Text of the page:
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Thread: A Night at the Ballet

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    A Night at the Ballet

    Ballet Etudes held their Spring Show and I was there to photograph it. This was at a new (smaller) venue, The Miramar Cultural Center, which opened last December. The lighting was not as bright as The Nutcracker so this was more of a challenge. The entire set was shot with a D700 + 70-200 f/2.8. It was a three act show and I just finished the first act and have it posted in my Pro Gallery. Here are the highlights:











    You can visit the gallery for this act here.
    Carlos Echenique | Carlos Echenique Photography |Olympus OM-D E-M1 MK II | Olympus Pen-F - M.Zuiko 17mm f/1.8, M.Zuiko 25mm f/1.8, M.Zuiko 45mm f/1.8, Rokinon 12mm f/2 NCS, M.Zuiko 75mm f/1.8, M.Zuiko 12-40mm f/2.8 PRO, M.Zuiko 40-150mm f/2.8 PRO

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    Re: A Night at the Ballet

    Nice work.

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    Re: A Night at the Ballet

    These look ok, but many of those in your gallery look much better, with more contrasty lighting.

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    Re: A Night at the Ballet

    Great shots, Carlos! Tricky lighting.
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    Re: A Night at the Ballet

    Thanks guys. It was a tough assignment.
    Carlos Echenique | Carlos Echenique Photography |Olympus OM-D E-M1 MK II | Olympus Pen-F - M.Zuiko 17mm f/1.8, M.Zuiko 25mm f/1.8, M.Zuiko 45mm f/1.8, Rokinon 12mm f/2 NCS, M.Zuiko 75mm f/1.8, M.Zuiko 12-40mm f/2.8 PRO, M.Zuiko 40-150mm f/2.8 PRO

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    Re: A Night at the Ballet

    Quote Originally Posted by etrigan63 View Post
    Ballet Etudes held their Spring Show and I was there to photograph it. This was at a new (smaller) venue, The Miramar Cultural Center, which opened last December. The lighting was not as bright as The Nutcracker so this was more of a challenge. The entire set was shot with a D700 + 70-200 f/2.8. It was a three act show and I just finished the first act and have it posted in my Pro Gallery. Here are the highlights:











    You can visit the gallery for this act here.
    Carlos

    That 70-200 seems to be working really well for you which makes me glad since I was just not using it. After seeing your shots I now wonder why!! LOL

    Anyway, great images. Keep up the good work

    Woody

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    Re: A Night at the Ballet

    Thanks for the comments guys. I was worried about this one. Really dim lights. Here are a couple from the second act (Swan Lake):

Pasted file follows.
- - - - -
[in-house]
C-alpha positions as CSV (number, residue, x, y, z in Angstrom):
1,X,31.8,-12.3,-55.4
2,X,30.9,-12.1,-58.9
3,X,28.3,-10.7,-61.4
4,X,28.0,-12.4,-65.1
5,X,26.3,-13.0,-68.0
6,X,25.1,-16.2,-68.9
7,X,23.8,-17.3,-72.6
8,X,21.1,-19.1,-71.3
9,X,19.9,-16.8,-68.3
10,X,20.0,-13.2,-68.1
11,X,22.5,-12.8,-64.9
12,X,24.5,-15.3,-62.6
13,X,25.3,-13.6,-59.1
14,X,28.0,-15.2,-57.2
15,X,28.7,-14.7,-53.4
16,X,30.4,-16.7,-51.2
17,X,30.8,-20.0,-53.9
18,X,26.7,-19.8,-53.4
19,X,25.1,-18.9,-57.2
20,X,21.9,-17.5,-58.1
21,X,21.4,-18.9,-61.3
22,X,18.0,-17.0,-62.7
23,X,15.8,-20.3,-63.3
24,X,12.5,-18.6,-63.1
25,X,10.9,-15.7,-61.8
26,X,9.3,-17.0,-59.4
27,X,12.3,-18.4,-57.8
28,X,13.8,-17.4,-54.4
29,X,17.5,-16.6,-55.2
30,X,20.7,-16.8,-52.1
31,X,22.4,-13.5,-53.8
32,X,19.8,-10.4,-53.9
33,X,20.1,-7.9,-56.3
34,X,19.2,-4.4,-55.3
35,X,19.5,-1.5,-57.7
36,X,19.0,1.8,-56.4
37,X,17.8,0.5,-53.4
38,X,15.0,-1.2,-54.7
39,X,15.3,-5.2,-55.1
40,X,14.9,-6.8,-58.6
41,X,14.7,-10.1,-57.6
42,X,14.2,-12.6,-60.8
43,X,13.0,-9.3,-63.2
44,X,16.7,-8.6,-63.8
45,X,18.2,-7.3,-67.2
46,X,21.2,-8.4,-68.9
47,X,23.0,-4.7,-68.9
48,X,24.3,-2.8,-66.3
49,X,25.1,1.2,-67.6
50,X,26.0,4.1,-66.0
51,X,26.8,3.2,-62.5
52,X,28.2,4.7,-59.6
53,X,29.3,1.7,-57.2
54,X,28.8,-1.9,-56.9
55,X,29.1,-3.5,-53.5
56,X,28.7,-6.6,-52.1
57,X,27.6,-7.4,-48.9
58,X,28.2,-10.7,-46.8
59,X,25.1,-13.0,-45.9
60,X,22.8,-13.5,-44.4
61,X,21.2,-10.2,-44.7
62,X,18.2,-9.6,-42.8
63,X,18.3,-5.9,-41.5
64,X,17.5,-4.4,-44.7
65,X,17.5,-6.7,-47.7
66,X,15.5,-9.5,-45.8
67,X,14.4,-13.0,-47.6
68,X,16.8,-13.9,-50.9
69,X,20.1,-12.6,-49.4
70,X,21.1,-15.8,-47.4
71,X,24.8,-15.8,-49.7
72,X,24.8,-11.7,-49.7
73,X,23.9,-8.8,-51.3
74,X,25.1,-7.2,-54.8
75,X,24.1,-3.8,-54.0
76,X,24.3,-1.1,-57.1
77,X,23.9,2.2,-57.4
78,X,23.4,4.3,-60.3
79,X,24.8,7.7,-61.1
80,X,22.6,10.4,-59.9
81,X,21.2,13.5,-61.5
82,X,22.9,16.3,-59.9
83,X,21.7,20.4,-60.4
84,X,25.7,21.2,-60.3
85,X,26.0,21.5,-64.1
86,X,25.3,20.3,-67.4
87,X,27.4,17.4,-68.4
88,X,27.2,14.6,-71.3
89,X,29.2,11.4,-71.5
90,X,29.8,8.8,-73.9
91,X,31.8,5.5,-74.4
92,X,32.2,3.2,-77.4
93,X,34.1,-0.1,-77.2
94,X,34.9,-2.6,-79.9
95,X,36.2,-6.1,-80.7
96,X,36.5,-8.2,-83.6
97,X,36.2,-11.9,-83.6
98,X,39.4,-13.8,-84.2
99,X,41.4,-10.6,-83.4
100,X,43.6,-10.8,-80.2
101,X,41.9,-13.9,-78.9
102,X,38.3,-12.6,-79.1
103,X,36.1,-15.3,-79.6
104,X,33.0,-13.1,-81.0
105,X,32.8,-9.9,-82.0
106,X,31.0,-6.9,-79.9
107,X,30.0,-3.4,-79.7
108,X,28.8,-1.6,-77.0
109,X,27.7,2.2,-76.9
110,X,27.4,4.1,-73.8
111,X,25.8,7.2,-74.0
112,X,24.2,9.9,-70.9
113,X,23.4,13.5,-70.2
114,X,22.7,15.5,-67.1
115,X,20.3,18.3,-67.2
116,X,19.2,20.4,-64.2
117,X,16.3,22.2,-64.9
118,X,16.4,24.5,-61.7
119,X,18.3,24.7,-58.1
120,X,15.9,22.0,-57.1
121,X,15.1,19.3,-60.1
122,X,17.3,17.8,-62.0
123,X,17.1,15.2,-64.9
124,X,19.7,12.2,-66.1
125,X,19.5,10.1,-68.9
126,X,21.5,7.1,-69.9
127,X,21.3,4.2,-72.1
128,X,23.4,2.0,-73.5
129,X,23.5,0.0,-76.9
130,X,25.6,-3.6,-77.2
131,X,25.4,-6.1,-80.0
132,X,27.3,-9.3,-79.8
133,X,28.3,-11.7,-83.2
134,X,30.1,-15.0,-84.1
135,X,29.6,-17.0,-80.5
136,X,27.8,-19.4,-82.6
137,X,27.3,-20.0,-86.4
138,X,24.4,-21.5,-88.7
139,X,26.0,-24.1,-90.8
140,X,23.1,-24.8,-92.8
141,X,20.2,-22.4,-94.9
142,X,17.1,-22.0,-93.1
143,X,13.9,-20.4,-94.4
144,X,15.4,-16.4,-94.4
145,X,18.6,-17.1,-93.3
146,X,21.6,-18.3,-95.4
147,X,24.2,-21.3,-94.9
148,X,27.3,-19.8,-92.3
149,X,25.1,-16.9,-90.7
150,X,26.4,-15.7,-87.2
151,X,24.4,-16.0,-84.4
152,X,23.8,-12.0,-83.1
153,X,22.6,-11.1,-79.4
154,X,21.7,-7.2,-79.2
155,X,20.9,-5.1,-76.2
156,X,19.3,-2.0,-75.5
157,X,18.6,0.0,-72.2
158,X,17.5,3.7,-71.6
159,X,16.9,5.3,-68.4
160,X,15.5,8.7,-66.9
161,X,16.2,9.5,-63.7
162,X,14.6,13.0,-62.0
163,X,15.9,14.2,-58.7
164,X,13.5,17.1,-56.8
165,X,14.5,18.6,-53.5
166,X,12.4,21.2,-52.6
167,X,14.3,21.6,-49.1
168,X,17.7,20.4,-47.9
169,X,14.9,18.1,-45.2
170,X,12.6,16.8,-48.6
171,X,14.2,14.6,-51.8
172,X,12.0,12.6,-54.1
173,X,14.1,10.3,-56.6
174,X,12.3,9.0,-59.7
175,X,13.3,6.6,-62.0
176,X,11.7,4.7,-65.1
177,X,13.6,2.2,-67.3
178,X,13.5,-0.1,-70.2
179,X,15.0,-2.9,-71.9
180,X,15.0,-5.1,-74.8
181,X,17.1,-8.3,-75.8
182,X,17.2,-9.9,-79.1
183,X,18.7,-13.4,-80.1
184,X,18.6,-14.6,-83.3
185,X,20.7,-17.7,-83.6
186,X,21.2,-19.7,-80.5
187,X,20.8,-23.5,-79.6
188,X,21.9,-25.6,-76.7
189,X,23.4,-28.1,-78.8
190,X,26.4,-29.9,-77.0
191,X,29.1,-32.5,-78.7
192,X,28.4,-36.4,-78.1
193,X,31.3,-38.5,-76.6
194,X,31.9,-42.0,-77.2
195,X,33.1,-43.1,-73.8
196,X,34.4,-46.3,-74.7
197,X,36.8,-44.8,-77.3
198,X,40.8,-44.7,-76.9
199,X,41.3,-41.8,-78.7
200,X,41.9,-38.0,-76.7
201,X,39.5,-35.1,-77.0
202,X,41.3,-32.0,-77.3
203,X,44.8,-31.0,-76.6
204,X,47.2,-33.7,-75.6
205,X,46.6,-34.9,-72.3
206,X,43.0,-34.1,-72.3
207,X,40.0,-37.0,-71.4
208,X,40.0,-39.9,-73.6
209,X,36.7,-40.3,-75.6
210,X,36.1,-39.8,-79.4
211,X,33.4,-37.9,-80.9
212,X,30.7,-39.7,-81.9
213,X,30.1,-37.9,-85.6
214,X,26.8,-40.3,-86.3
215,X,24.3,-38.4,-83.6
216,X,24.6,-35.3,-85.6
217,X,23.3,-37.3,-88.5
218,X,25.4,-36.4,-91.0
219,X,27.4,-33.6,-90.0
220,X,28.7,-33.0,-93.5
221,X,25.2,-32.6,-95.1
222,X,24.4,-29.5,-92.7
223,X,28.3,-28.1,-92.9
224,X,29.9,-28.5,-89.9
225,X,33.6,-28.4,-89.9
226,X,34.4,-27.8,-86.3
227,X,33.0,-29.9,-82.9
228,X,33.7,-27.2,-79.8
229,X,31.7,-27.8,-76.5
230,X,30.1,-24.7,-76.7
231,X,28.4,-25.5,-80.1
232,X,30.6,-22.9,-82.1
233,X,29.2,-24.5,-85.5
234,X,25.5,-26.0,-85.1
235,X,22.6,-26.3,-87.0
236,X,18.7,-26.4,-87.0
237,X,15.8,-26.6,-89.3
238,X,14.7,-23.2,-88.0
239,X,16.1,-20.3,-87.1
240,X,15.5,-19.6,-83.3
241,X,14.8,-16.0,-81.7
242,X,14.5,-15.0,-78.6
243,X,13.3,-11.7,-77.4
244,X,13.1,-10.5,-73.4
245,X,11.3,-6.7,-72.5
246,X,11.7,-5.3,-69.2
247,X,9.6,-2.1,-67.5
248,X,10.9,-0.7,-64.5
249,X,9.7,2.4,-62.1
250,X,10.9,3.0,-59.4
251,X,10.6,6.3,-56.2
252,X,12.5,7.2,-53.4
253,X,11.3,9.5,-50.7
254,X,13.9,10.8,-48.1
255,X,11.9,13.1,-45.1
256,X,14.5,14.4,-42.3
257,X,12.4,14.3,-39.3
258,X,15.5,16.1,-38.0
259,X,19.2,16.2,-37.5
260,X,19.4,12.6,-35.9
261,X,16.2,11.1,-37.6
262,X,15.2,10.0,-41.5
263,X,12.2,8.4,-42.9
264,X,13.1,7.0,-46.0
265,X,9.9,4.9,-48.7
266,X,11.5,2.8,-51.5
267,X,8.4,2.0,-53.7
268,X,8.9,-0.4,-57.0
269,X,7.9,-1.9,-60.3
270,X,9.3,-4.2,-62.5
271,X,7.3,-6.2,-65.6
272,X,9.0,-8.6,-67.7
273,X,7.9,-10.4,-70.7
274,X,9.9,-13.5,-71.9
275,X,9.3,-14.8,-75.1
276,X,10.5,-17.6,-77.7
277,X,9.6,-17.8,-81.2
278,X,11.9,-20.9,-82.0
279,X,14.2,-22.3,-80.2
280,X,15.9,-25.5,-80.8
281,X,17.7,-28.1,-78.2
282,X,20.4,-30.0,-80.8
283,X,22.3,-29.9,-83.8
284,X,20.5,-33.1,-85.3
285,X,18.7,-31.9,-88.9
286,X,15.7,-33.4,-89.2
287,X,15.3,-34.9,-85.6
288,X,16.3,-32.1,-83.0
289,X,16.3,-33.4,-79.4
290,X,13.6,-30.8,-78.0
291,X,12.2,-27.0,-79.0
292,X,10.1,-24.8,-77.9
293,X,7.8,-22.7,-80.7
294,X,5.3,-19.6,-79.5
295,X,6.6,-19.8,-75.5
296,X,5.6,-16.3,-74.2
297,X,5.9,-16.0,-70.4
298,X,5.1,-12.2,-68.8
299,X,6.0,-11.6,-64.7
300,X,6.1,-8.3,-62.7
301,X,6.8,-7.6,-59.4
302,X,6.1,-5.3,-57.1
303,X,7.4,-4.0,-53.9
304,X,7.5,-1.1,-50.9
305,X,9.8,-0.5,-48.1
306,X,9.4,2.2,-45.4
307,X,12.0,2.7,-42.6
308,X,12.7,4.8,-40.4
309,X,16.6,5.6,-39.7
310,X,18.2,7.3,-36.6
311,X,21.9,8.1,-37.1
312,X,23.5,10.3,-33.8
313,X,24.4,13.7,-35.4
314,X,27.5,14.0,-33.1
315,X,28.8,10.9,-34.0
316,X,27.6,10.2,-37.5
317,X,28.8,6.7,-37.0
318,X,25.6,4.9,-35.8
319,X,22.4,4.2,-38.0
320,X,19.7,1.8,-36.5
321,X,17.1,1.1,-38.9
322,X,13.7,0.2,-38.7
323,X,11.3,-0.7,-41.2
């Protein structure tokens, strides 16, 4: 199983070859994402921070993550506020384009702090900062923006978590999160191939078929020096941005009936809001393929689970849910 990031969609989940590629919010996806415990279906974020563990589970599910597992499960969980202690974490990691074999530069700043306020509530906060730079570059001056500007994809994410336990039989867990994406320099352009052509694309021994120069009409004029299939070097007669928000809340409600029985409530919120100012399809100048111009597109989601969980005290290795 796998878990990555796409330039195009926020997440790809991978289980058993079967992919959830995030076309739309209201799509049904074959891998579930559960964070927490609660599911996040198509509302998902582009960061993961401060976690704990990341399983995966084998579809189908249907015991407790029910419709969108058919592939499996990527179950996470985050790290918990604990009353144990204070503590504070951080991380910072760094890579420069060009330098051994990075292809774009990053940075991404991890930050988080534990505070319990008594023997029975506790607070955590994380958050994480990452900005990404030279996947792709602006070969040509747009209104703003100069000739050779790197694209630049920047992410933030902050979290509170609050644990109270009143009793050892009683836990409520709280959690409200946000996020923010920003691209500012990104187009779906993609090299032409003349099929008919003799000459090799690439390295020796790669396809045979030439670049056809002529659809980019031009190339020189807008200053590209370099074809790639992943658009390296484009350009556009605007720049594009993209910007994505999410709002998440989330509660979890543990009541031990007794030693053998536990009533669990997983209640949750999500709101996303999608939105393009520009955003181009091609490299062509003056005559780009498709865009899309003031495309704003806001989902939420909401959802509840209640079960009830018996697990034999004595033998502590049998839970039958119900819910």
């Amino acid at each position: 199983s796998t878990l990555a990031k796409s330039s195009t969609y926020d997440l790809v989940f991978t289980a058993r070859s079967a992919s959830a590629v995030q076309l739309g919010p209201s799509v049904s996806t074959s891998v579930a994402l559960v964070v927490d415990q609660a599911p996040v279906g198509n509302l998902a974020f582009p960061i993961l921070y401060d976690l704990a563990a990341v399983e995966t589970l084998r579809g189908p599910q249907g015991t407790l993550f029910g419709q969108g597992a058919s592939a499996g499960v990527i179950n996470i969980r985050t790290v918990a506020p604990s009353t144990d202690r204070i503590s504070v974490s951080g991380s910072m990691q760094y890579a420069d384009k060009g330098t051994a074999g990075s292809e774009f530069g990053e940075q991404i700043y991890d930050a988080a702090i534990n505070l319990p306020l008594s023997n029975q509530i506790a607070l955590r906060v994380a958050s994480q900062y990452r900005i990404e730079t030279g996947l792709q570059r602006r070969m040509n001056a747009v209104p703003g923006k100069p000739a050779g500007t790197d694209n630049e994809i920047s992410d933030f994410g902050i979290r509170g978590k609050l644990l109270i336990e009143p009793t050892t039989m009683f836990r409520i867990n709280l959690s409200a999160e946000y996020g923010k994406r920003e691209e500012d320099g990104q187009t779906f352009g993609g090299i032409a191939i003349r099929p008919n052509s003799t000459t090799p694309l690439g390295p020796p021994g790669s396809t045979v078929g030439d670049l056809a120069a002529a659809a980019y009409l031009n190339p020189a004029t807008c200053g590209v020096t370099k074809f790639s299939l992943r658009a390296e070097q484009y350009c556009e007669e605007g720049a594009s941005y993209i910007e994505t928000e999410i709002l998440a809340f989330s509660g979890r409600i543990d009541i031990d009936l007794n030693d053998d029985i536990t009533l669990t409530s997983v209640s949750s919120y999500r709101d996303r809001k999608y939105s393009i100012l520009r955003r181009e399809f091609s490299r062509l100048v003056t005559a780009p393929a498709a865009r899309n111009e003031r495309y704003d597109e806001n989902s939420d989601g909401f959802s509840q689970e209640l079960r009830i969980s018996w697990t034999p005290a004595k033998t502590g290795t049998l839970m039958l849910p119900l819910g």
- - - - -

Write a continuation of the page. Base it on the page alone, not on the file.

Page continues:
Full gallery is here.
    Carlos Echenique | Carlos Echenique Photography |Olympus OM-D E-M1 MK II | Olympus Pen-F - M.Zuiko 17mm f/1.8, M.Zuiko 25mm f/1.8, M.Zuiko 45mm f/1.8, Rokinon 12mm f/2 NCS, M.Zuiko 75mm f/1.8, M.Zuiko 12-40mm f/2.8 PRO, M.Zuiko 40-150mm f/2.8 PRO

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    Re: A Night at the Ballet

    Quote Originally Posted by Jorgen Udvang View Post
    These look ok, but many of those in your gallery look much better, with more contrasty lighting.
    You are welcome to post comments over in my gallery Jorgen.
    Carlos Echenique | Carlos Echenique Photography |Olympus OM-D E-M1 MK II | Olympus Pen-F - M.Zuiko 17mm f/1.8, M.Zuiko 25mm f/1.8, M.Zuiko 45mm f/1.8, Rokinon 12mm f/2 NCS, M.Zuiko 75mm f/1.8, M.Zuiko 12-40mm f/2.8 PRO, M.Zuiko 40-150mm f/2.8 PRO

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    Re: A Night at the Ballet

    These are great, Carlos. What ISO?

    Edit:
    Been to the gallery again. Lots of great stuff there. I see that many of the photos are shot at ISO 25,600 and f/5.6. In some of the photos, where the dancers are all (or both) in the same focal plane, it would possibly have been an idea to open up to f/4 or even 2.8 and dial down the ISO correspondingly. The background doesn't add much to the images anyway, and a shallower DOF may even enhance the impression of the performance. There would obviously be less noise, although I don't find the noise at web size particularly disturbing, which says a lot about the D700.

    Just my 2 satang
    Last edited by Jorgen Udvang; 20th March 2009 at 21:26.

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    Re: A Night at the Ballet